Using Afuresertib to Block AKT Enzyme Is ‘Exciting Development’

Experimental cancer drug seems to help normalize cellular pathways

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by Vanda Pinto, PhD |

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AKT Enzyme | Fragile X News Today | afuresertib | illustration of neurons

AKT, an enzyme that is involved in multiple cellular processes, is overactivated in neural stem cells that lack the FMRP protein, as is the case in fragile X, leading to the stimulation of a cellular quality control pathway called NMD, according to a new study.

Blocking AKT in these cells with afuresertib, an investigational medication that is being evaluated in Phase 1 and 2 clinical trials for several types of cancer, stabilized NMD activity.

“Normalizing two major pathways that contribute to fragile X syndrome is an exciting development, and using a drug that has already been through early clinical trials and that has been shown to be safe in patients puts us a step ahead, as opposed to starting from scratch with a brand new molecule,” Elizabeth Abshire, PhD, one of the lead authors of the study, said in a press release.

“There is still a lot we don’t know about how AKT and NMD interact, because they are both massive pathways that influence and regulate multiple activities in cells, but this work provides good direction,” she added.

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The study, “AKT constitutes a signal-promoted alternative exon-junction complex that regulates nonsense-mediated mRNA decay,” was published in the journal Molecular Cell.

Fragile X is a genetic disorder caused by the lack of the FMRP protein, which is involved in the regulation of other proteins and also plays a role in nerve cell communication. FMRP deficiency leads to developmental problems, learning disabilities and behavioral issues.

In cells, the AKT enzyme is important for glucose metabolism, cell growth, and protein production. Dysregulation of AKT is associated with cancer, diabetes, heart and neurological diseases, as well as fragile X.

NMD (nonsense-mediated mRNA decay) is a mechanism of gene regulation that destroys defective mRNA transcripts (molecules that carry instructions to produce functional proteins). This pathway also regulates several biological functions.

According to several reports, both AKT and NMD are overactivated in fragile X.

Now, a team of researchers at the University of Rochester in New York, and the University of California, have conducted a study to assess how AKT and NMD interact, which could lead to the development of new therapies for fragile X.

Using iPSCs

The researchers previously observed that the activity of the NMD pathway was increased in induced pluripotent stem cells (iPSCs) developed from cells derived from patients with fragile X. iPSCs are adult cells that have been reprogrammed to a stem-cell state in which they are able differentiate into almost any type of cell.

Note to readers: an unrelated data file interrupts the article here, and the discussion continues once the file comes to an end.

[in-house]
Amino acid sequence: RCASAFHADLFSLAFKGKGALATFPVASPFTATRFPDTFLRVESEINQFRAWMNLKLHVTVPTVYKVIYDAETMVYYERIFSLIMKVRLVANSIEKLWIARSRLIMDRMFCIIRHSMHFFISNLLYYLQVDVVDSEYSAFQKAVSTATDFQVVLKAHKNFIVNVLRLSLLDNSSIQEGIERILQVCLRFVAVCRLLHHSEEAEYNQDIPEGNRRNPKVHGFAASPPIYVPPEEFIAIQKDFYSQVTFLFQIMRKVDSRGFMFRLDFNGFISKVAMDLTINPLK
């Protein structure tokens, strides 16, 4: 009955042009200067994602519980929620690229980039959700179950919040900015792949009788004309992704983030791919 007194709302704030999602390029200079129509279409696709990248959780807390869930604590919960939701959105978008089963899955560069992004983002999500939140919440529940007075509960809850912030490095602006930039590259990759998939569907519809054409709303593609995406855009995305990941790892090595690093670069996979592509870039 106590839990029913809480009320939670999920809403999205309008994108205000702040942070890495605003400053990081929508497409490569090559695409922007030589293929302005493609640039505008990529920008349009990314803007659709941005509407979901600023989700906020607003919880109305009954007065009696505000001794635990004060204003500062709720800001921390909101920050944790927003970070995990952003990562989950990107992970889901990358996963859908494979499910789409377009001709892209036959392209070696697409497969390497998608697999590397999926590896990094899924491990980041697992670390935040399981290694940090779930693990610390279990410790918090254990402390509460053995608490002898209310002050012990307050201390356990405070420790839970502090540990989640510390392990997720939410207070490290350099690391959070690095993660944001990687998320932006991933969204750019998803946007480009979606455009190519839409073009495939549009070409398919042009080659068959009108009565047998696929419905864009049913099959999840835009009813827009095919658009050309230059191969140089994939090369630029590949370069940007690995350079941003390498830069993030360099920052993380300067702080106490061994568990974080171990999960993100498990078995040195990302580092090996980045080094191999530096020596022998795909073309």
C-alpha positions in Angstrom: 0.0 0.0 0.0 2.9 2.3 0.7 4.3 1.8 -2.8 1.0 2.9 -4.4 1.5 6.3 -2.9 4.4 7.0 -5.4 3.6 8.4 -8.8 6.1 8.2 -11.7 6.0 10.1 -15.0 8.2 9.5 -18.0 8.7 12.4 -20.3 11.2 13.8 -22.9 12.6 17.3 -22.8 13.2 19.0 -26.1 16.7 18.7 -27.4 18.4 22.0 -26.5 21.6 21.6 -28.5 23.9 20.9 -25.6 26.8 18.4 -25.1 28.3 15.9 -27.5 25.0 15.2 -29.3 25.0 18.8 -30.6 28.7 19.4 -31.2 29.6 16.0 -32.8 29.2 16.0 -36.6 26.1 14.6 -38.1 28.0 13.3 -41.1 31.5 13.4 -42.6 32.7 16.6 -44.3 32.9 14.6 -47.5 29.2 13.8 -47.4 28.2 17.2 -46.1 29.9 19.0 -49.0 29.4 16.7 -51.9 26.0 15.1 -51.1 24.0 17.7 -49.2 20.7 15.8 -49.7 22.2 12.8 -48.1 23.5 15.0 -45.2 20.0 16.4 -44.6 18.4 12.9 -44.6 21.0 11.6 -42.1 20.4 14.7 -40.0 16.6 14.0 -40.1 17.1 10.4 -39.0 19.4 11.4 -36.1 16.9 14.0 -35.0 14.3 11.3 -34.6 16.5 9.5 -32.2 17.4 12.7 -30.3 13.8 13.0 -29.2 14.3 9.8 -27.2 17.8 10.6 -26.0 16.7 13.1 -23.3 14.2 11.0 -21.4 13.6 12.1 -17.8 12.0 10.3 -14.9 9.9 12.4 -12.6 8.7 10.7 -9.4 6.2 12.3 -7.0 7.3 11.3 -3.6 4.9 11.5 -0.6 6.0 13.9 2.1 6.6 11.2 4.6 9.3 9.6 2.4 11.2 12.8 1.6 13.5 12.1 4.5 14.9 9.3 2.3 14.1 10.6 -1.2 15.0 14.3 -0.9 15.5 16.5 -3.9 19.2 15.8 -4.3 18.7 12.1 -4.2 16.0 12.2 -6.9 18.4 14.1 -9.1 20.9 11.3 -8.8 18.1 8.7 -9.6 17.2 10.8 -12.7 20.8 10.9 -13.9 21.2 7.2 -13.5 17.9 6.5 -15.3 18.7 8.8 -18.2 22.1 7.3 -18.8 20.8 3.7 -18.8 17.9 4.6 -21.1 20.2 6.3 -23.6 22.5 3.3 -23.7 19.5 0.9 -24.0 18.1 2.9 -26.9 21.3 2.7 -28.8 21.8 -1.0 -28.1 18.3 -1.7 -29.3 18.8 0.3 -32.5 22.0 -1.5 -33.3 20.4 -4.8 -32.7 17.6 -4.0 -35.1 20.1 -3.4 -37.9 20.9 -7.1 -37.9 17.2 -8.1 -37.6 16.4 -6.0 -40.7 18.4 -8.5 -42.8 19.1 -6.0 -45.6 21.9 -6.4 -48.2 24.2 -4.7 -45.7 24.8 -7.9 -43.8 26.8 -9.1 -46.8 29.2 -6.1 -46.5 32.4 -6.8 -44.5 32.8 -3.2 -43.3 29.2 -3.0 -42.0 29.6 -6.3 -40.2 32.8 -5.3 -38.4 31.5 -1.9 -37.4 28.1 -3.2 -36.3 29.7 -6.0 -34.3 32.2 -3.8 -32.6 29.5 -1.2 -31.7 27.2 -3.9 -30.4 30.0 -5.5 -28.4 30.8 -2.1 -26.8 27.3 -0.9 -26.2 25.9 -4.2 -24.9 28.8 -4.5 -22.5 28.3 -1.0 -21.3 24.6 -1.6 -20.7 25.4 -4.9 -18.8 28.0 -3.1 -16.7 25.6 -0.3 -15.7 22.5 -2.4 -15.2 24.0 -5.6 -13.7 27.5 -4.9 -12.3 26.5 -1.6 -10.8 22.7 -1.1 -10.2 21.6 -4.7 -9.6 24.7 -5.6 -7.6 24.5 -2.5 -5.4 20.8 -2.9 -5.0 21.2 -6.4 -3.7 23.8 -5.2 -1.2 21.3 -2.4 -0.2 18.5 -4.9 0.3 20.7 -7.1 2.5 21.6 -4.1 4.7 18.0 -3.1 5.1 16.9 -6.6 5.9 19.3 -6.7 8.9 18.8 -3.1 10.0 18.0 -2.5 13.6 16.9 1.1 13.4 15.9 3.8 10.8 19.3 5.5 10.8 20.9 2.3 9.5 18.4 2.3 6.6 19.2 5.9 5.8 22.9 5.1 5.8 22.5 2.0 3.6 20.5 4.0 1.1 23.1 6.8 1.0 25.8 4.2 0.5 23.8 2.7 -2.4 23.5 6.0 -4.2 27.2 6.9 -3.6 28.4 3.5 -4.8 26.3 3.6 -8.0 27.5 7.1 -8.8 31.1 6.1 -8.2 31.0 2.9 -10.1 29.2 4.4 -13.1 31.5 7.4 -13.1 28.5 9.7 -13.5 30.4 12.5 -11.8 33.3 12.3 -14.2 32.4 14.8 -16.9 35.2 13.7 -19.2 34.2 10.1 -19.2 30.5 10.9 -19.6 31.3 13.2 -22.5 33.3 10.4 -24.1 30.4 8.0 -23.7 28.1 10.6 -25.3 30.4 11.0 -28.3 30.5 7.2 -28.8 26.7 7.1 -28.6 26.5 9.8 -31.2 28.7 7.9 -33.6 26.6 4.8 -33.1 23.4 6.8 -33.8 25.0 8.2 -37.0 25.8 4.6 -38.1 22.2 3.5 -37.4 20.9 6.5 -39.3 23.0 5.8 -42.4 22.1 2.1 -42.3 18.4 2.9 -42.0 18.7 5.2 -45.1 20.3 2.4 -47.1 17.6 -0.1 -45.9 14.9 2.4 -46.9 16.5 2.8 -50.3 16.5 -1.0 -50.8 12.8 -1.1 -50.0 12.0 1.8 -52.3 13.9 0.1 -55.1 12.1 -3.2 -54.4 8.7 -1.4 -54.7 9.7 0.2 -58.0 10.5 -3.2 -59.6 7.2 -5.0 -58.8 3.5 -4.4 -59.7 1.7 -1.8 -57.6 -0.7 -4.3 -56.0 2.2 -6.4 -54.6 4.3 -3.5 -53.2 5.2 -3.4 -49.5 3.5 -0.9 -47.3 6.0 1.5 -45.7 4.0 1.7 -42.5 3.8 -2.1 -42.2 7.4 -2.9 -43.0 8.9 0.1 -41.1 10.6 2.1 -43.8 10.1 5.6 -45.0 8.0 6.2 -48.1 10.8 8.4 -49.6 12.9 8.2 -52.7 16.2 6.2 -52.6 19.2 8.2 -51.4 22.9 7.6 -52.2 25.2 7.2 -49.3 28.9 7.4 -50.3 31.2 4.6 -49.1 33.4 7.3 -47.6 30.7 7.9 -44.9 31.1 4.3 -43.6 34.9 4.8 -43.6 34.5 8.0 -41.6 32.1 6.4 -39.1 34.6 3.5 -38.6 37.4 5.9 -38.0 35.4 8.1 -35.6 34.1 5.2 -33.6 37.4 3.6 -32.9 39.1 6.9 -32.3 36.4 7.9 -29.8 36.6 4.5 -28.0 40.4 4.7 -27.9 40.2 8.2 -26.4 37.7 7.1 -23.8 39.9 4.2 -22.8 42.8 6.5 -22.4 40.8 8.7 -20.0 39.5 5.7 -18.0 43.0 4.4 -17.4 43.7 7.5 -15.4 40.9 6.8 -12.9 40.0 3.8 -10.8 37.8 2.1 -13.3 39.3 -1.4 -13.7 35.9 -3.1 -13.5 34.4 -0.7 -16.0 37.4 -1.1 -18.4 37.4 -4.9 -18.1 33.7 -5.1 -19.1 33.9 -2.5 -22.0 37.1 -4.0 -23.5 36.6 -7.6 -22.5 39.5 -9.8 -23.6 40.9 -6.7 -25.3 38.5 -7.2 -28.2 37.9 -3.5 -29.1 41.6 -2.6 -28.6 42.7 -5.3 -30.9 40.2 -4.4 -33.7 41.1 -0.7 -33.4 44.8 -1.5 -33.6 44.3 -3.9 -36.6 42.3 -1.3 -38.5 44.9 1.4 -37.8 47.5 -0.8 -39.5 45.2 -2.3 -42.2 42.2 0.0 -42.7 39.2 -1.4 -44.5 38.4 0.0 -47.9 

In this study, the team created neural stem cells derived from iPSCs and suppressed the expression of FMRP, to resemble what occurs in fragile X. They then treated these cells with afuresertib or a solution that did not contain afuresertib (control).

Findings showed that NMD was hyperactivated in FMRP deficient cells. However,  when afuresertib was added, AKT signaling was inhibited and the activity of NMD was attenuated.

“Thus, the observed hyperactivated NMD that typifies the loss of FMRP in [fragile X] appears to be partially attributable to enhanced AKT signaling,” the researchers wrote.

The exon junction complex

To learn more about how AKT controls NMD, the team performed a set of experiments that showed AKT associates with the exon junction complex (EJC). EJC is a protein complex that tags specific sections in mRNA molecules so they can be translated correctly into proteins, and it also stimulates NMD under certain conditions.

Insulin, which is a known mediator of the AKT pathway, increased NMD and the number of AKT-containing EJCs in immortalized human embryonic kidney cells, a cell line commonly used in the lab.

“By revealing a new mechanism by which AKT-signaling alters NMD and gene expression, we have a more complete understanding of disease mechanism. The more we know about this important signaling pathway, the more we can think about targets to suppress its hyperactivity,” said Lynne Maquat, PhD, the corresponding study author.

“This adds another aspect to how we can understand dysregulated pathways in diseases like fragile X and cancer when we are thinking about drugs,” Maquat added.